Of course, it is only possible to start saving energy when you know where and how energy is being wasted. While older buildings may still only have meters that measure overall consumption, newer facilities tend to use sub-meters to monitor energy consumption of individual floors, departments or even large pieces of equipment.
An important, but often overlooked, problem is heating and cooling systems fighting each other within the same building. This often occurs when air conditioning is added later in a building’s life. Although changes to building management systems or extra time-based controls can help reduce such conflicts, technology that integrates heating and cooling is a more effective solution.
Some of the new technologies used for retrofitting existing buildings include solar panels, high-performance glass and ground force heat pumps. While the price of solar panels has come down 40 percent, Eagles says the costs to hook up to the grid are “still in the prohibitive territory”.
There is also a shift by some property managers to look at sharing energy across buildings – using one plant to squeeze out more efficiency and cost savings.
Eagles says the top green buildings are those where tenants can take a lease and not have to do anything.
Over the whole life of a building, a Green Star-rated property will be more attractive to tenants and more profitable for owners.
Globally, office building investors are seeking green assets and are increasingly turning to US-based GRESB, which rates the sustainability performance of real estate assets worldwide and has access to investors with $17 trillion of property.
GRESB's assessments are guided by what investors and the industry consider to be material issues in the sustainability performance of real asset investments.
Assessment participants receive comparative business intelligence on where they stand against their peers, a roadmap with the actions they can take to improve their performance and a communication platform to engage with investors.
Healthy, productive staff
Trillions of dollars have been spent on new buildings in the past five years, about a third of which was spent on green buildings.
An increasing number of green buildings are being constructed by developers as the cost and health benefits become better known.
A study by Harvard University shows improved light, ventilation and heat control can boost workers' productivity by thousands of dollars a year and reduce sick days.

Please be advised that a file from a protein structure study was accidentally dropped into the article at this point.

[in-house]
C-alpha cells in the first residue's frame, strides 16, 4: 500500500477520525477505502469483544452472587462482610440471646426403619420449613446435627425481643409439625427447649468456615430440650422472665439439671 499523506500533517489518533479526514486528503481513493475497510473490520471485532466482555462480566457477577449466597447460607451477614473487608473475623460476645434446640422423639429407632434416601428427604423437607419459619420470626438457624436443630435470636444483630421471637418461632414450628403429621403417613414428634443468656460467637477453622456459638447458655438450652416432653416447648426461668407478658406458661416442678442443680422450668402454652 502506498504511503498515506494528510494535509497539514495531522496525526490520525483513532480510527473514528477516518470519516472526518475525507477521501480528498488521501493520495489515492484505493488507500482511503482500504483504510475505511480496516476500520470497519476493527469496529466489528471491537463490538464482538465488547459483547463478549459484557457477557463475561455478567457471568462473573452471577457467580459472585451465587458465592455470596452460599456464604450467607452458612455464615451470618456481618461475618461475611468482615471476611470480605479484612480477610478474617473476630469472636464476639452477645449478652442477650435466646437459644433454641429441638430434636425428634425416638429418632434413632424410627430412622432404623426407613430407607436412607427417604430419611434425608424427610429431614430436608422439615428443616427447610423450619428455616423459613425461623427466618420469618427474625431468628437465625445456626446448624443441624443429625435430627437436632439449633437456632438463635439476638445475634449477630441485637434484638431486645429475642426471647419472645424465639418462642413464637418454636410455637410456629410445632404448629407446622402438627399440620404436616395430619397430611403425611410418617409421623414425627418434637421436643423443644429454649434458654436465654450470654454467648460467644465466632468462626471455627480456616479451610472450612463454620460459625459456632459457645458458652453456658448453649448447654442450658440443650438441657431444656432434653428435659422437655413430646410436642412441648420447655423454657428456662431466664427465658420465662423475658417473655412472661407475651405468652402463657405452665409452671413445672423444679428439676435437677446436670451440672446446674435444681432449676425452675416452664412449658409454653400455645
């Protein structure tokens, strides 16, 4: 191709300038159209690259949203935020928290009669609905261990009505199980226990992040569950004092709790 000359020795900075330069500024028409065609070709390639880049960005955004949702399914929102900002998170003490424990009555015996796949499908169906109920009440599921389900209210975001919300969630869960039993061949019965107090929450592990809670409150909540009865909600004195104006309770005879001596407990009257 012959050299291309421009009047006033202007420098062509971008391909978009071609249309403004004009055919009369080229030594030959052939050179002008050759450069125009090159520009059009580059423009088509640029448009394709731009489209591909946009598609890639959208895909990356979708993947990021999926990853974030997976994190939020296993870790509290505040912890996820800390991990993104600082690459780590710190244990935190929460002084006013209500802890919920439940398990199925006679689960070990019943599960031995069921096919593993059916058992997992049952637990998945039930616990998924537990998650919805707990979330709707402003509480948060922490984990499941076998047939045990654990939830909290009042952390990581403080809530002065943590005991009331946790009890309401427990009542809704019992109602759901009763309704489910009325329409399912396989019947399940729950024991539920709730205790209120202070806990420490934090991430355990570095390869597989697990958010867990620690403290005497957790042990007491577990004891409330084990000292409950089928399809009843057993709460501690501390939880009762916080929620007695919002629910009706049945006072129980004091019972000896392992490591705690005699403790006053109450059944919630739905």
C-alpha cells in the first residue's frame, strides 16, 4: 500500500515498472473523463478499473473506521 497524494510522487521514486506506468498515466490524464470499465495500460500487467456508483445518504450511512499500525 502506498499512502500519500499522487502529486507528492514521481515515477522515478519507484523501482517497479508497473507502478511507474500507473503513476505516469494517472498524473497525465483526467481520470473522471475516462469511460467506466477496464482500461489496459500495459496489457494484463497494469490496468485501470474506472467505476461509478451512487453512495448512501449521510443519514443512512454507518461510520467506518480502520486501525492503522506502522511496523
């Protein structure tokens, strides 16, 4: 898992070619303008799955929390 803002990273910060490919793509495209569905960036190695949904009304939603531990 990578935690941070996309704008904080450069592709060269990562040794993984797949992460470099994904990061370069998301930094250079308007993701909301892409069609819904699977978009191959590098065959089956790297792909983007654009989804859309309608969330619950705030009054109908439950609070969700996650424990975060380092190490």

The research says people working in green buildings think better in the office and sleep better at night. It also suggests that more subjective aspects, such as beautiful design – the “delight factor” – may make workers happier and more productive.
This is the first study to show such buildings can also make their occupants smarter.
The researchers analysed workers in certified green buildings and compared them with other workers employed in different offices owned by the same companies.
The workers in the green buildings scored over 25 percent higher in a standard test using a computer game to assess the ability to think and plan. The tool assesses complex decision making performance, which mimics the real-world decision making that staff encounter in everyday work.
“We saw higher cognitive function scores for workers in green certified buildings, compared to their counterparts in buildings that were still high performing, but which had not achieved green certification,” says Joseph Allen, at the Harvard TH Chan School of Public Health.
“We see this additional, building-level effect,” Allen says. “There is absolutely a psychological as well as a physiological impact of being in better buildings and I think they are both critically important.”
He says while green buildings are a relatively small part of the property sector worldwide, attitudes are changing. “I see a sector that is engaged on this topic and starting to understand that they can make decisions around health that are going to impact the bottom line.”
Harvard's research also found that if high-spec building works are green certified it can give a price increase of more than 20 percent.
John Mandyck, chief sustainability officer at United Technologies, one of the world’s largest providers of building technologies, says that with the rapid growth and urbanisation of the world population, more green buildings are needed to meet that challenge.
“Focusing on energy efficiency is important, but 90 percent of the costs associated with a building are people’s salaries, so improving their performance could be an important driver for the adoption of green buildings.”